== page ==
The organization also stated that tens of thousands of children in Gaza will need humanitarian assistance to obtain safe drinking water and basic sanitation due to power shortages affecting the water supply in besieged areas.

Mahmoud Naim, 18, was paralyzed by shrapnel in the back, lying on the bed. Mahmoud Naim, 18, was paralyzed by shrapnel pierced in his back, lying on the bed [File: Mohammed Salem/Al Jazeera]

‘I wish I could walk again’

Mahmoud Naim, 18, was lying on his back on the bed, unable to move.

On May 18, shrapnel from an Israeli shell hit him in the back and pierced his abdomen. As a result, he was paralyzed and could not feel his lower body.

“I went to the street to buy bread for my brothers and sisters. I saw a friend standing there and talking to him. There was an explosion. After that, I didn’t remember anything,” Mahmoud told Al Jazeera.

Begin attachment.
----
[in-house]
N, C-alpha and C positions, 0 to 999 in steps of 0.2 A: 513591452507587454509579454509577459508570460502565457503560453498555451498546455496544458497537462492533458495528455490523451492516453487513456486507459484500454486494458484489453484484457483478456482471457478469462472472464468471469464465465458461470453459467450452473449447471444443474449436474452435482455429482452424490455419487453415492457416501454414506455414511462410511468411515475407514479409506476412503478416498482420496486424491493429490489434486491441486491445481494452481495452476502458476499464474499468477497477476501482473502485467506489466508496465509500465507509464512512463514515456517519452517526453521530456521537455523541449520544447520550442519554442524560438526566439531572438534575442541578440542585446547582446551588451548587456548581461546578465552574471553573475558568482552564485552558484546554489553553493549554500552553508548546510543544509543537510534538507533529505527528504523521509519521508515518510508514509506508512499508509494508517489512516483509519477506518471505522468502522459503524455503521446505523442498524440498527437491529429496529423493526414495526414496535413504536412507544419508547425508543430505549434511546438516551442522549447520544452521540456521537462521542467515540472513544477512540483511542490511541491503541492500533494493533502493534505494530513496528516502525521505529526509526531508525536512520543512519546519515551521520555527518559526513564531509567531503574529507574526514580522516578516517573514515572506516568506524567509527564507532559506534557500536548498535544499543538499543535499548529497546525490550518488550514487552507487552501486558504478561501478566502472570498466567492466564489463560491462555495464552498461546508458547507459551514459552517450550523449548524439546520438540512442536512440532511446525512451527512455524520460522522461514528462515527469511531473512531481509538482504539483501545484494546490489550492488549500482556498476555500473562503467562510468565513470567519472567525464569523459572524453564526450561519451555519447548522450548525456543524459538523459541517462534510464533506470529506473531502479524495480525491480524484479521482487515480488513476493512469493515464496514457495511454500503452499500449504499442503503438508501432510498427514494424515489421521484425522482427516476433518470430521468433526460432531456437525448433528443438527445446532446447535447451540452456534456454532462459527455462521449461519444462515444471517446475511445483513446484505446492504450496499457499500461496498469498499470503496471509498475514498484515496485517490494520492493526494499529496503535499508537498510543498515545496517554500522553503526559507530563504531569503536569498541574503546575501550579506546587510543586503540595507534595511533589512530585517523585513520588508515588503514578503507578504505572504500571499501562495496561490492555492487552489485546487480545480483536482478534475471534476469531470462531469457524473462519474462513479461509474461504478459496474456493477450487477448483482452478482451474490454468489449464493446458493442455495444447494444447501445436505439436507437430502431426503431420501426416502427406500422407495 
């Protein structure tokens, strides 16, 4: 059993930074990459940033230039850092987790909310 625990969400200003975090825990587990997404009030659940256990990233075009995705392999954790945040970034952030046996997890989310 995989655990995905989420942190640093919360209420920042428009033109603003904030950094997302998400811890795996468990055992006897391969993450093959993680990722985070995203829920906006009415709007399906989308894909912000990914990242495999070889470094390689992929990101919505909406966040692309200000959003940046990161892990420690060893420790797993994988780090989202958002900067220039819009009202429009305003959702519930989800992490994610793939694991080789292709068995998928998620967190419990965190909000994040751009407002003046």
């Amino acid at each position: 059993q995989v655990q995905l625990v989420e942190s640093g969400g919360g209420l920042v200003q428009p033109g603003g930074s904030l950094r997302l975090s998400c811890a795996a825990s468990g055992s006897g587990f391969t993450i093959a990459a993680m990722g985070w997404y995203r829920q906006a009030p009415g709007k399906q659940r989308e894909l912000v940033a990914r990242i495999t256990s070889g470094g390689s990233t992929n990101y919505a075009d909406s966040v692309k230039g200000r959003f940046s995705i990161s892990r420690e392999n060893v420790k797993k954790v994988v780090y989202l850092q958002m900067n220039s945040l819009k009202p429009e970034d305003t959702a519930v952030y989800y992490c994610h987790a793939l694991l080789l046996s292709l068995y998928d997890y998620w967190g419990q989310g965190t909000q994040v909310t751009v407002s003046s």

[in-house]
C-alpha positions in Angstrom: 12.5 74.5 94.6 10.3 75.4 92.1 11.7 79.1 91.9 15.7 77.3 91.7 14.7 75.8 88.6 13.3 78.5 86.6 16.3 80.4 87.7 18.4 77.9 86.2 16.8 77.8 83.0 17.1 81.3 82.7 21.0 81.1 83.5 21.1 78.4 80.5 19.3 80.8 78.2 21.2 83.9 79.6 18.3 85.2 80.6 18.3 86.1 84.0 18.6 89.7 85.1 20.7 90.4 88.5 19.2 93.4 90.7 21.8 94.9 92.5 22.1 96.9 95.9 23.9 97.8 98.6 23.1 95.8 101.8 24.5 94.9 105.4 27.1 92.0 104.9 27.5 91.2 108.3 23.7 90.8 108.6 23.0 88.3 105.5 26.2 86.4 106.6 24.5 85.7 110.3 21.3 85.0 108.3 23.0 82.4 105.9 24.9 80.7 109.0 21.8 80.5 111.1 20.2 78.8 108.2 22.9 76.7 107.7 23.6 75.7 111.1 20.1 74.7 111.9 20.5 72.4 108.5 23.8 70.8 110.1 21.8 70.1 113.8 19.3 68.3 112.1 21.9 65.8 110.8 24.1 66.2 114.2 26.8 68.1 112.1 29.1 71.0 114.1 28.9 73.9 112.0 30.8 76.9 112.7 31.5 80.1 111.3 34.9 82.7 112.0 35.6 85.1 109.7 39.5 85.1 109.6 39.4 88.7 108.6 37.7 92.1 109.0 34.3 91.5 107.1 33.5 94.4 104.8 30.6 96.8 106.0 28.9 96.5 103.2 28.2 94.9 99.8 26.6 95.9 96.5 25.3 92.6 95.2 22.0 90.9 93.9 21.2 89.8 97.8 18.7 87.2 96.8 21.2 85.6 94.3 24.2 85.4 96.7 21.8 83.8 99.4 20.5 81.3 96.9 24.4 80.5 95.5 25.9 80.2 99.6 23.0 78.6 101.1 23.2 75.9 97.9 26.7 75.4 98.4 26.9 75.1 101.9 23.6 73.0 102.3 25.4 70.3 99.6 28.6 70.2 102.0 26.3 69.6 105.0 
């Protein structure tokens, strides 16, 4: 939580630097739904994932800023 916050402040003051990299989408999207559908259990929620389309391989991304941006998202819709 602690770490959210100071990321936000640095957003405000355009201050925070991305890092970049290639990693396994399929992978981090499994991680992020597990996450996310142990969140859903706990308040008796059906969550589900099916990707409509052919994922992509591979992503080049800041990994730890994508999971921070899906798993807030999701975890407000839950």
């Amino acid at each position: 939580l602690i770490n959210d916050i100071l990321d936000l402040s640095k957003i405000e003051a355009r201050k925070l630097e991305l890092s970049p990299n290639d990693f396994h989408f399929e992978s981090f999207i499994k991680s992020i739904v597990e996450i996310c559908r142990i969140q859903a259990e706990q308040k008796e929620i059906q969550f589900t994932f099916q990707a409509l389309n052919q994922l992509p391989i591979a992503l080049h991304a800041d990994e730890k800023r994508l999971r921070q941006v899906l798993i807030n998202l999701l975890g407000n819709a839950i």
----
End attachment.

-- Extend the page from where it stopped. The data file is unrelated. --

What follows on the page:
“My life has been turned upside down,” he said.

Mahmoud stayed in the intensive care unit for a few days before being referred to Egypt for further treatment. He underwent seven operations and still needs intensive physical therapy and medication.

The shrapnel was still stuck on Mahmoud’s back. They should be removed as soon as possible so that his condition improves.

“At the moment I can’t move by myself. My mother helps me, but my brothers [too] Young,” he said.

“If I want to move, sometimes I stay in bed and wait for my cousin to come.”

Before his injury, Mahmoud worked in a shop to support his family. The father had been seriously ill for a long time, and his son’s condition deteriorated after being injured.

Mahmoud told Al Jazeera that he had heard reports that the shells that hit him were not Israeli, but Palestinian shells that hit him by mistake.

“This is a continuous state of war, everyone is under bombing and terror, and the victims are innocent people,” he said.

“Despite what happened to me, I am optimistic about the beginning of 2022, because every year is a new beginning.

“Enough war, enough things have happened to us in the Gaza Strip. I hope calm prevails, our living conditions will improve, and I hope I can walk again.”